For me it's apologizing. Or was.
I was at a party last fall where I was called out by a friend (in a nice way) who made me realize I am/was a habitual apologizer. I would say "I'm sorry" in situations that were just plain unnecessary.
We have a language where hundreds and hundreds of other words could be used, and I was editing down to an apology. I know I'm not the only one here that can identify with this.
Mostly I know because I work with people who do it all the time. New moms. (I would say parents, but I don't really have moments with male parents where this comes up.)
And moms are saying it about things that require no apology. At all. Like feeling pain while in labor. Or needing to feed their baby...again.
- Having contractions Oh, wait just a minute, I'm sorry, I can't answer your question I'm having a contraction....
- Being thirsty in labor I'm so sorry, can you get me my drink?
- Changing positions No, no, no...I need to move, I'm sorry this position just doesn't feel good!
- HAVING A BABY I'm sorry I made such a mess!
- Being sore I'm sorry I'm moving so slow.
- A messy house (even if it isn't messy) I just haven't had time to pick up. I'm sorry you have to see it like this.
- A crying baby I'm sorry! I'm sorry!
- Being in Bed I'm so sorry you have to be in here and see me like this.
All of the things mentioned above are real situations that have happened, and I would bet all are common for many other doulas as well. Some women prefer to be extremely private, so for them it IS completely odd and horrible that a visitor would be in her home and see this part of life.
But guess what. I'm a doula.
It's not a statement I make often, but in reality I've seen a lot of vaginas and touched a lot of breasts. The world of birth is not a scary or grotesque world for me, and the state of your living room, your baby's temperament, or your manner of dress are not judged.
You don't get points deducted for having unopened mail or a sink full of dishes. In fact, how about I do those dishes real quick for you...No...it's fine...just relax! Tell me how you're feeling. How was last night?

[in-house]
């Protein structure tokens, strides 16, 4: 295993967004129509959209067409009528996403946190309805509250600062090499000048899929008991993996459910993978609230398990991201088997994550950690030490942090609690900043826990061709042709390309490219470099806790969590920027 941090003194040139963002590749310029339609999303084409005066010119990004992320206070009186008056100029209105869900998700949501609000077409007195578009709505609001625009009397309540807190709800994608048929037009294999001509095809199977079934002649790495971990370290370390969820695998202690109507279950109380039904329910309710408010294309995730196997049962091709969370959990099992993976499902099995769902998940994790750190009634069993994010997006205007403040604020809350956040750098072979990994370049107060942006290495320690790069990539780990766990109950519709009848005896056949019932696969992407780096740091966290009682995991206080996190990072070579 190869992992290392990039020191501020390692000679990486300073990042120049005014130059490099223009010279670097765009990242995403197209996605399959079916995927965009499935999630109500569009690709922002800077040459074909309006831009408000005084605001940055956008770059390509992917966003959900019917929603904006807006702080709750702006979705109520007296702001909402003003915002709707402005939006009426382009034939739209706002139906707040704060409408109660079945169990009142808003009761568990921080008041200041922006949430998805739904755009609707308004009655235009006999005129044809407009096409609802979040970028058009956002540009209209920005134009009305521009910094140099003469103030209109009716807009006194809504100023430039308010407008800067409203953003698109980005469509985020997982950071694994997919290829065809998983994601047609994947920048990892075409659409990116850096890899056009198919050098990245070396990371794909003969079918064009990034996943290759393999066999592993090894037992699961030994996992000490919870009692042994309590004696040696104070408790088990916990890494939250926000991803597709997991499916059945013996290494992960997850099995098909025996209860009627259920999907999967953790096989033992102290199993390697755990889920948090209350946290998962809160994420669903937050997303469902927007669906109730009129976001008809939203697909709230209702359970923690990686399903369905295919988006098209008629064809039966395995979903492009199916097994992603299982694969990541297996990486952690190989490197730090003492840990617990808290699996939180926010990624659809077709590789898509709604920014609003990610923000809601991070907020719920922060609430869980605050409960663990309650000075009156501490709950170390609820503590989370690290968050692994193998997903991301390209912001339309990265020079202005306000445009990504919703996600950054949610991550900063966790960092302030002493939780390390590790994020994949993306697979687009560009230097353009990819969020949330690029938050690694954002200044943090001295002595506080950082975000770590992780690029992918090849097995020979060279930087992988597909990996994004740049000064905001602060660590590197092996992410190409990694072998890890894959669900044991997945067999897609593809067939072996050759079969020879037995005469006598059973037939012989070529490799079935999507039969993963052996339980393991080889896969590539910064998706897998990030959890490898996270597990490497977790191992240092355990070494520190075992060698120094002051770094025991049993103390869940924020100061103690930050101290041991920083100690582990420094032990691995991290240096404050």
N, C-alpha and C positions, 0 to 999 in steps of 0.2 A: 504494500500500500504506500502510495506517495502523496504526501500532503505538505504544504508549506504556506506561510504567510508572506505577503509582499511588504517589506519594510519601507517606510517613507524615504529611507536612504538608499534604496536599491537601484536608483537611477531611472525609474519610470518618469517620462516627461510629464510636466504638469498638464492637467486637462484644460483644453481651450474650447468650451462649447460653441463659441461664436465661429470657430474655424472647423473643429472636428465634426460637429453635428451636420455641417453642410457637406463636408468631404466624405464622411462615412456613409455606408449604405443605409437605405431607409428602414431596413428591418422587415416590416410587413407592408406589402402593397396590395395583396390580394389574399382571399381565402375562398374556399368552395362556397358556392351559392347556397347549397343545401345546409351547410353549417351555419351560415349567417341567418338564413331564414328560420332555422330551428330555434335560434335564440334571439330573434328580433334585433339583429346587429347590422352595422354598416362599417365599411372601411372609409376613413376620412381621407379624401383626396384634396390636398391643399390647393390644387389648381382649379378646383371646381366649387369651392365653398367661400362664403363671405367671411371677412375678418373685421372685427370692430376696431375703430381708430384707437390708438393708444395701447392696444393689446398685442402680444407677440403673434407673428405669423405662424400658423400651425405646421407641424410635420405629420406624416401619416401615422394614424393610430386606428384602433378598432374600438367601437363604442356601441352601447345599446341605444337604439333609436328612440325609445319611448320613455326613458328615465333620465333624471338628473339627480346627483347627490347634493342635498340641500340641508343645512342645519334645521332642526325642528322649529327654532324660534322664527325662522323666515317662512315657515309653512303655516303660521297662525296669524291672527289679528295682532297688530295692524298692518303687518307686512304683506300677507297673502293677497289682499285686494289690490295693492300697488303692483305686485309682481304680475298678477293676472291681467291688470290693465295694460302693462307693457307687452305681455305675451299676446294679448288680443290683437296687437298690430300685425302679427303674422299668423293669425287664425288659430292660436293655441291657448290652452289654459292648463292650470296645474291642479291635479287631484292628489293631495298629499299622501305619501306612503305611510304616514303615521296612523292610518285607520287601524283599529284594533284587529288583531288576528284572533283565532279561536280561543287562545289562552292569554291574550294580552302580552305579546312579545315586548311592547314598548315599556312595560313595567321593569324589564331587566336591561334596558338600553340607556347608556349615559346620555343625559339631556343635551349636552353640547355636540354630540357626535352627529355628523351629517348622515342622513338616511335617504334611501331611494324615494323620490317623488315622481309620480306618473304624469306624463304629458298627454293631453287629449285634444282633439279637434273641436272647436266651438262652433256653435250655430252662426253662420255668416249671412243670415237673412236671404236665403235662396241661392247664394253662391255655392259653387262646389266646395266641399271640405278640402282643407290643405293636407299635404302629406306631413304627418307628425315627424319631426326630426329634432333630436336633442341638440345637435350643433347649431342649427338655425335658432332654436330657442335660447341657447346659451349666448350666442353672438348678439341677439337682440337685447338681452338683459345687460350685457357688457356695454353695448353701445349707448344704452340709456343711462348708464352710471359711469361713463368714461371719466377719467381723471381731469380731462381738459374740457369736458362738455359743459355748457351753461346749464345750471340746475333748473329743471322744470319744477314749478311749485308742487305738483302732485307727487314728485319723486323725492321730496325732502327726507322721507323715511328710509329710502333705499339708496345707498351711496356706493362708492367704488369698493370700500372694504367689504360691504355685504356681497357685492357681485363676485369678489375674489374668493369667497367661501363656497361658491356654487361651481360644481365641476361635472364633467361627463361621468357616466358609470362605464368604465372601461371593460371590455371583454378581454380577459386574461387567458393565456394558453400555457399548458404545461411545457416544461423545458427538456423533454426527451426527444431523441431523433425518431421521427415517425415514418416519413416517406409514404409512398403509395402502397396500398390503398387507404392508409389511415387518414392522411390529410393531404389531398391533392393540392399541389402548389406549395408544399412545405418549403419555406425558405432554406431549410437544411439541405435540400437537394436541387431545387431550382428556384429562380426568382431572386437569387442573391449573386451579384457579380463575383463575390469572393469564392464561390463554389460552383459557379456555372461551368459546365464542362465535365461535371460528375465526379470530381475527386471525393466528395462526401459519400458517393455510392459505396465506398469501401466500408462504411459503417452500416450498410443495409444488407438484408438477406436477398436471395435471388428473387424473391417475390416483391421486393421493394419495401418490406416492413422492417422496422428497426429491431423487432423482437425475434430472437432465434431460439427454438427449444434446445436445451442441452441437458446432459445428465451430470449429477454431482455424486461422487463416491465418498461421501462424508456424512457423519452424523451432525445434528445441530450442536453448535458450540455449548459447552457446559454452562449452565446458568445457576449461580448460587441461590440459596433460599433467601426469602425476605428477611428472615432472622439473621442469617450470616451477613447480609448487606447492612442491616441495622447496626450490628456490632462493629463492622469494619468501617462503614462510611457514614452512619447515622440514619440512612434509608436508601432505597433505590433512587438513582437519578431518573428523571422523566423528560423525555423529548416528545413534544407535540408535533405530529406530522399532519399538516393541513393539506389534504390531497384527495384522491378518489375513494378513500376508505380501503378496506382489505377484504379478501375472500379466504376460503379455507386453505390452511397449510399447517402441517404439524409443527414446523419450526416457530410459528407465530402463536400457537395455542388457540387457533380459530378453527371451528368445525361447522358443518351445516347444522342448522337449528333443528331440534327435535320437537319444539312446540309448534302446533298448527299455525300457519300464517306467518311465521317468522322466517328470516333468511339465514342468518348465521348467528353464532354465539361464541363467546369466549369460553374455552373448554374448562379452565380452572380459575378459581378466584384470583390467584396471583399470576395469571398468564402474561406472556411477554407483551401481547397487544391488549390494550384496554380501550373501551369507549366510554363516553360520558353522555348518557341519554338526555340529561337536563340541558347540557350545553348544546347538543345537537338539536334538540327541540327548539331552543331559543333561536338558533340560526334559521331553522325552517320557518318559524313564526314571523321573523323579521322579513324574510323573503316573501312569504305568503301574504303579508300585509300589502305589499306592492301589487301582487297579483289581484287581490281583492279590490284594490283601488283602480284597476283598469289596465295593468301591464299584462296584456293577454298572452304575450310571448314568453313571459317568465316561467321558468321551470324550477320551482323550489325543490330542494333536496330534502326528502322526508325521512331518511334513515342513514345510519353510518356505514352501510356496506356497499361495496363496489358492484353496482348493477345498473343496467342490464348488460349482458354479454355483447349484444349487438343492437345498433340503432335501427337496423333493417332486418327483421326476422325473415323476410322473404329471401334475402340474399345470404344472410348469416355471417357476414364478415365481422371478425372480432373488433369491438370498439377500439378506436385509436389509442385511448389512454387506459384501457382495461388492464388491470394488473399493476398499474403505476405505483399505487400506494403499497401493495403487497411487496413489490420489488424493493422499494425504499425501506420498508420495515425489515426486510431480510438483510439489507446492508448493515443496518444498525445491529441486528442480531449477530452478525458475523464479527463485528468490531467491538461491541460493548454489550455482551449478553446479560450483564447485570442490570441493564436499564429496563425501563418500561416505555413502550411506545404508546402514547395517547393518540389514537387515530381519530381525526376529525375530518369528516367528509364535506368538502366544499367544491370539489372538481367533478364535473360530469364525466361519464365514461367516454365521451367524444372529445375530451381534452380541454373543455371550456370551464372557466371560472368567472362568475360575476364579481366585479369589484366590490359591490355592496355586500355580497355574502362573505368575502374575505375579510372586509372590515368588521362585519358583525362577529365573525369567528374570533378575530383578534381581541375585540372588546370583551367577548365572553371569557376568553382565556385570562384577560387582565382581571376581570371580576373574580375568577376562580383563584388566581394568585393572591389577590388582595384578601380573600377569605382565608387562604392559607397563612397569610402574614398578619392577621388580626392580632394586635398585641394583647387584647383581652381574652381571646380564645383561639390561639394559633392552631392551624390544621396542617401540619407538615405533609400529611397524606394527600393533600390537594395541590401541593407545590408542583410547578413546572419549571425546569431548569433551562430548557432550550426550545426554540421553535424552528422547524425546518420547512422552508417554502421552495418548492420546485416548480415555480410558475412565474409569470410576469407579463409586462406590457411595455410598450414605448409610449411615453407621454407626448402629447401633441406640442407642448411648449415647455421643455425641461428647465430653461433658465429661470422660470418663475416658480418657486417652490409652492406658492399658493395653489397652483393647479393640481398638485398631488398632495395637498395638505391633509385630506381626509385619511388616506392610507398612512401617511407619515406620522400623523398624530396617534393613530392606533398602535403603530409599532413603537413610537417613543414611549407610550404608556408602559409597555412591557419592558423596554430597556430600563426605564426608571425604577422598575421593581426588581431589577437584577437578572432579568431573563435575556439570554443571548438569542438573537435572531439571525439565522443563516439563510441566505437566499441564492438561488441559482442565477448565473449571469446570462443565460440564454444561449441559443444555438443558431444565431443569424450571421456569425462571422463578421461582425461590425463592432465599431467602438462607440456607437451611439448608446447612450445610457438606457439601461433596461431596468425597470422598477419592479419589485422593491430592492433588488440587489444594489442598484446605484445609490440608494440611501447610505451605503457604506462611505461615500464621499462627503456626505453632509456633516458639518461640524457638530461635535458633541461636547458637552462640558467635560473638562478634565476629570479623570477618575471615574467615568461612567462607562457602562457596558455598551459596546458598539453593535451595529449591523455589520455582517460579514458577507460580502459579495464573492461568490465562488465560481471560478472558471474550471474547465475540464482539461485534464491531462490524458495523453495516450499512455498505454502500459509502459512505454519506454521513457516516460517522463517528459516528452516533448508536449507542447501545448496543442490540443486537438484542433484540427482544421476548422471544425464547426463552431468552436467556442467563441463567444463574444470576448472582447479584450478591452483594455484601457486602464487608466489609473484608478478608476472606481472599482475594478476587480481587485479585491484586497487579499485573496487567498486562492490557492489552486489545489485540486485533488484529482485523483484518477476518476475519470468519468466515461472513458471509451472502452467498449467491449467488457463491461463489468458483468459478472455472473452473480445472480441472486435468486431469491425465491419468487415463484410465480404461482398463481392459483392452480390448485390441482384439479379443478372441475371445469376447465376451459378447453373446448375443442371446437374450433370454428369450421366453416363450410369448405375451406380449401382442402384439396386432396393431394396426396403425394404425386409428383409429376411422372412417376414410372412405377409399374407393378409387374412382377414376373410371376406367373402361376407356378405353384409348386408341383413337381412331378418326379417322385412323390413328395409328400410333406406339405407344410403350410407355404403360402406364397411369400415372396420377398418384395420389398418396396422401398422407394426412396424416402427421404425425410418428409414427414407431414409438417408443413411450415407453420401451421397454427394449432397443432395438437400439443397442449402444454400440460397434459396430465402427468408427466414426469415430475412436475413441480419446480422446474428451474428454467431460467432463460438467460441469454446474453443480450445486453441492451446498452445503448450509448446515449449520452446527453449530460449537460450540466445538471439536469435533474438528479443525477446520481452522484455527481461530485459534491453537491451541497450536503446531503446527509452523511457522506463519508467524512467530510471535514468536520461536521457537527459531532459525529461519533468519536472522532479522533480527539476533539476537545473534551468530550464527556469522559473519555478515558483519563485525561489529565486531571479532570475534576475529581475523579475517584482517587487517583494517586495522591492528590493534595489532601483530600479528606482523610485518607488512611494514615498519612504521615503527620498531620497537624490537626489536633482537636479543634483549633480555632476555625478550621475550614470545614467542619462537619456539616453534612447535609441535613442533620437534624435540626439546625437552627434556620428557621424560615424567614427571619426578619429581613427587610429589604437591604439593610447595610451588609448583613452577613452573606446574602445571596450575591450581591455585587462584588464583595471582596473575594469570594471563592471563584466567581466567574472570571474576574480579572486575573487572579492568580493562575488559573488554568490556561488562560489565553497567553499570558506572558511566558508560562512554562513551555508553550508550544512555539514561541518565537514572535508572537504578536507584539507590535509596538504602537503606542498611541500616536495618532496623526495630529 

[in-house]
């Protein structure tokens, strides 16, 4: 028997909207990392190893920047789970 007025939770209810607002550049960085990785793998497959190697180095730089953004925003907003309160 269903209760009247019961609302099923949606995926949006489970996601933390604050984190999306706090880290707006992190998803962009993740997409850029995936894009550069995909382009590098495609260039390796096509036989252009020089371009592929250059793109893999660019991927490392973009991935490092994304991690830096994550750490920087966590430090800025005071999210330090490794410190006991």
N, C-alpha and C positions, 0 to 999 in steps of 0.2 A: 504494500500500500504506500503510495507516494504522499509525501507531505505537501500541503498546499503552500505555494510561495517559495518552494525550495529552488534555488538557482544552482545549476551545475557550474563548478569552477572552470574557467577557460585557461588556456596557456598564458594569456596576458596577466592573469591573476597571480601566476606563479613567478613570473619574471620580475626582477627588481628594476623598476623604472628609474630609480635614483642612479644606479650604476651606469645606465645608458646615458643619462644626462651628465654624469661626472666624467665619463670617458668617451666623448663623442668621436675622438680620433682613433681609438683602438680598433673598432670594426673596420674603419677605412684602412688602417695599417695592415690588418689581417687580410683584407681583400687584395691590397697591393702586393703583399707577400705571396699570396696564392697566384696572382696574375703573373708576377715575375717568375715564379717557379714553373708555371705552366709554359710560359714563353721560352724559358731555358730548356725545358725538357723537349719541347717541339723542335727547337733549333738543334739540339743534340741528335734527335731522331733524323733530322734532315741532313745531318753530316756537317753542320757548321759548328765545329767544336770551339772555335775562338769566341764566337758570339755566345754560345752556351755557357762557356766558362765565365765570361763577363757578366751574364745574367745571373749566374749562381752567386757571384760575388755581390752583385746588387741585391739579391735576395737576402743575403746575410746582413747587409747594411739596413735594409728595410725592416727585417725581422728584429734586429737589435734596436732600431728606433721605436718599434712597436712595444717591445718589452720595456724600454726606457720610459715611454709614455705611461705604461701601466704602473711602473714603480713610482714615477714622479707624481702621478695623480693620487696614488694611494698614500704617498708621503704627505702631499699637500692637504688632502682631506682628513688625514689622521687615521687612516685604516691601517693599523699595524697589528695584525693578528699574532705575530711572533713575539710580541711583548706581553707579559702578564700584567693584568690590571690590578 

One of the things I talk about with my clients is how to prepare with realistic expectations of the postpartum period. Not just with their own bodies, but with guests and family too.
If it is important to you to have a clean home and a spread ready to go whenever guests may arrive, let's talk about ways I can help you prepare for that so you personally won't have to take over the brunt of that work AND the work of being a new mom.
Sorry Not Sorry
Hashtags can be cheeky, silly, expressive, annoying, or whatever....
But I have fully embraced the #sorrynotsorry hashtag. It was a step in my recovery, if you want to call it that.
Just because I was made aware of my habit of apologizing didn't make it easy to unlearn it. It took practice. Quite a lot actually. Months of it.
But it has been a wonderful change. Freeing. And I can see this as a positive change both for me and my daughter. I want her to see me using an apology at times where it holds meaning and value. I don't want to cheapen the phrase through overuse and inappropriate timing.
I won't pretend that I understand your personal relationship with the phrase, "I'm sorry." But I know in birth and recovery for the 6 weeks after (or more), there is a new normal where the feelings and tasks that used to be easy are no longer easy.
There are no apologies necessary for that change. It is not your fault. It just is.
I'd love to hear from you reader! Do you have a #sorrynotsorry moment you want to share?
What was early recovery and postpartum like for you in your home?
Did you feel guilt and if so, what for?
Authored by A Swift Doula